The MR2 Turbo is about as practical as a mid-engined roadster can get. The interior is relatively spacious with plenty of elbowroom and headroom and there's even a fairly generous boot tucked behind the engine. The turbocharged models can be identified by their raised engine cover whereas the normally aspirated cars have a flat panel.
Japanese cars are often fitted with a higher level of standard equipment than we generally come to expect in equivalent UK cars and the MR2 Turbo is no exception. The GT-S features cloth trim whereas the upspec GT model features half-leather trim, a more sophisticated air conditioning system and electrically folding door mirrors
As you run your eye down the classified ads for MR2 Turbos, you may well be struck by the fact that many of them are showing 60,000 miles on the clock. The reason for this is that every 60,000 miles, Toyota recommends a cam belt change for the car and this is an engine out job. A Toyota main dealer can undertake this job for around £400. Fortunately the MR2 engine is what's known as a non-interference unit, so even if the belt does go, your valves won't collide expensively with your piston.
The engine itself is a tough little unit and the Garrett turbocharger is also a rugged piece of engineering. As with any turbocharger, idling it for a minute or so after a prolonged high-speed run is a good idea. When test driving the car, you'll need to give the engine a chance to warm up properly before it lets you have full boost. When the engine temperature gauge is reading halfway, you can perform an acceleration test to judge how strong the car's boost is. Trundle along in second gear at 20mph and then plant the throttle. At 2,500rpm the car should surge forward strongly, until hitting the rev limiter at 7,250. During this acceleration the boost gauge on the dashboard should be pegged well into the plus sign at the top of the dial and stay there until you lift off or the limiter intervenes. If it doesn't pull strongly, walk away. Troubleshooting turbo woes is a tough task and there are plenty of MR2 Turbos to choose from.
Because the cars are from Japan, most will still have a 112mph restrictor on them. This shouldn't present too much of a problem unless you plan to do some serious track work whereupon it can be removed by a specialist. Otherwise make sure the car has had an SVA test and is UK road legal. If the speedometer still reads in km/h or there is no rear fog lamp, again, walk away or factor in a £400 fee to convert and put the car through the SVA test. Checking the engine coolant is a good way of gauging how well the car's been looked after. Toyota's ForLife coolant is bright red in colour. If the coolant is muddy brown it's a good indication that the car hasn't been serviced regularly. Give the air conditioning system a good blast to ensure that it's working properly. If it isn't it may need re-gassing and Rev1 and Rev2 models will probably need their CFC-based R12 Freon coolant environmentally disposed of and replaced with R134a gas. Servicing shouldn't be an issue as the engine (Toyota code number 3S-GTE) is exactly the same as that fitted to the Celica GT4.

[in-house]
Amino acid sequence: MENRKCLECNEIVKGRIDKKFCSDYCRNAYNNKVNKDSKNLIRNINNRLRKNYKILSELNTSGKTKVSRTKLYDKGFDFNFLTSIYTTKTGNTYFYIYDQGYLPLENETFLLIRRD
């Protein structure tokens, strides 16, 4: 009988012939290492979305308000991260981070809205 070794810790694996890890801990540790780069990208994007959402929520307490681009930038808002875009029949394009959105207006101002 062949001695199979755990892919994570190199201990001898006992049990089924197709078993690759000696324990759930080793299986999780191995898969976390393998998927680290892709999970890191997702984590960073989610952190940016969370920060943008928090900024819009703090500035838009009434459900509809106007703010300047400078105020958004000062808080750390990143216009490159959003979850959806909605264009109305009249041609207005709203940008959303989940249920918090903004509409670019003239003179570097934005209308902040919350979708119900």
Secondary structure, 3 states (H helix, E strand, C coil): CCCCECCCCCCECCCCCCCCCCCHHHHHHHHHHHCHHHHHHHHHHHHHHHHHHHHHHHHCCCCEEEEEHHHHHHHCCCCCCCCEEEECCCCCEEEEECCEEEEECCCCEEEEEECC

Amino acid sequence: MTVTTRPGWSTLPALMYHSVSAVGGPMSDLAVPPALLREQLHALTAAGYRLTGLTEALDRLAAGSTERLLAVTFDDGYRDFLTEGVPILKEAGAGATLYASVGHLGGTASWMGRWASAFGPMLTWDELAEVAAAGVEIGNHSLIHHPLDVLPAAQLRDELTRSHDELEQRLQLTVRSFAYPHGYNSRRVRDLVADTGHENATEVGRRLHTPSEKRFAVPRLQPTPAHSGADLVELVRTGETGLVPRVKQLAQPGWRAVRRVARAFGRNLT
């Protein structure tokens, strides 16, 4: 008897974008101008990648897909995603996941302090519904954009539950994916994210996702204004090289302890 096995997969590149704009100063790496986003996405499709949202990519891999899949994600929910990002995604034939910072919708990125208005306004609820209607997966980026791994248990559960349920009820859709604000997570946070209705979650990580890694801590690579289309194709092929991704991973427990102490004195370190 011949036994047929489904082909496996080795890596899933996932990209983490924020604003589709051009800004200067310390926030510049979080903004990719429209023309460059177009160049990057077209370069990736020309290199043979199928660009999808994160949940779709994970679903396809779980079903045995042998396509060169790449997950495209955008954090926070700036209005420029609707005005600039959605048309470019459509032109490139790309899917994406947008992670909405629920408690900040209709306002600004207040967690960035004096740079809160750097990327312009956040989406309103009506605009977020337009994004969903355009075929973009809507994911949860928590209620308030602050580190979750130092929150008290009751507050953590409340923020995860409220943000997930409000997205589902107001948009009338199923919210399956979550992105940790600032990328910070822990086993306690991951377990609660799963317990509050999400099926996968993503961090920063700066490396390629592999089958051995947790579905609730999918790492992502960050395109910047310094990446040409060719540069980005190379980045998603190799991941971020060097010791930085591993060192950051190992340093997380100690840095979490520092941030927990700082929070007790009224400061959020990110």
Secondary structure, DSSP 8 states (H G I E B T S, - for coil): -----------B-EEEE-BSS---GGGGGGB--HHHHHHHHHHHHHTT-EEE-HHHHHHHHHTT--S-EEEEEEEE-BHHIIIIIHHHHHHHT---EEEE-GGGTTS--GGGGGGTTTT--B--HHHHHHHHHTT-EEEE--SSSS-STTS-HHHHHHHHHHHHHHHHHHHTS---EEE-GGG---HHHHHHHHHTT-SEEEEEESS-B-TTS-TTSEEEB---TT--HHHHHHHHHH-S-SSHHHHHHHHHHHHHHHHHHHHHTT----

(approx based on a 1995 MR2 GT Turbo) A clutch assembly should be around £150, a rear box for the full exhaust is around £285 (a front pipe is around £150). A starter motor should be close to £185 and a radiator around £255. The all-important cam belt is £34. Brake pads at the front are about £45 a set. A non-electrically operated door mirror is close to £75. Major and minor services are around £115 and £195 respectively.
A well-sorted MR2 Turbo is a seriously underrated giant killer. Although the horsepower figures are measured using 100RON Japanese fuels, the cars run very reliably on performance 97 and 98RON fuels in this country. With a top speed of 152mph and a 0-60 capability of 5.7 seconds, the Rev1 and Rev2 cars are quick enough to embarrass plenty of today's best roadsters. Bear in mind that many owners will have also opted for simple upgrades to their engine management software that can see the little Toyota turning out in excess of 260bhp. If you see an MR2 with a raised engine cover, the bottom line is it's probably faster than your car. 300bhp is an attainable target for a modified Rev3 car.
Few owners have retained their standard wheels and tyres with the optimum wheel size probably being 17-inches. Lateral grip is very high and a Rev2 car will cling on resolutely, even in the wet. A bootful of throttle will overcome rear end grip, whereupon fast and accurate corrective lock will bring the car back into line. The gearchange is slick and positive and the pedals are ideally spaced for performance driving. Many buyers increase the effective gearing of the steering by fitting a smaller wheel than the somewhat bus-like standard fit Toyota item.
The MR2 Turbo isn't the most relaxing car to drive, as the turbo is very vocal. It's sited just a foot or so behind your head and the suspension is rather firm. The electric aerial position also generates a fair amount of wind noise. Although it may not be a serene cruiser, it's certainly exciting and the look on other driver's faces when they see their brand new BMW 330Ci dispatched by £3,500 worth of twelve year-old Toyota is almost worth the price of admission alone.
As a performance bargain, nothing really gets close to the Toyota MR2 Turbo, especially in Rev2 guise. The difference in price between Rev1 and Rev2 cars makes it a false economy to plump for one of the early models but it's rarely money wasted to save for a Rev3 model. If you want Porsche performance at Peugeot prices, the MR2 Turbo supplies the answers.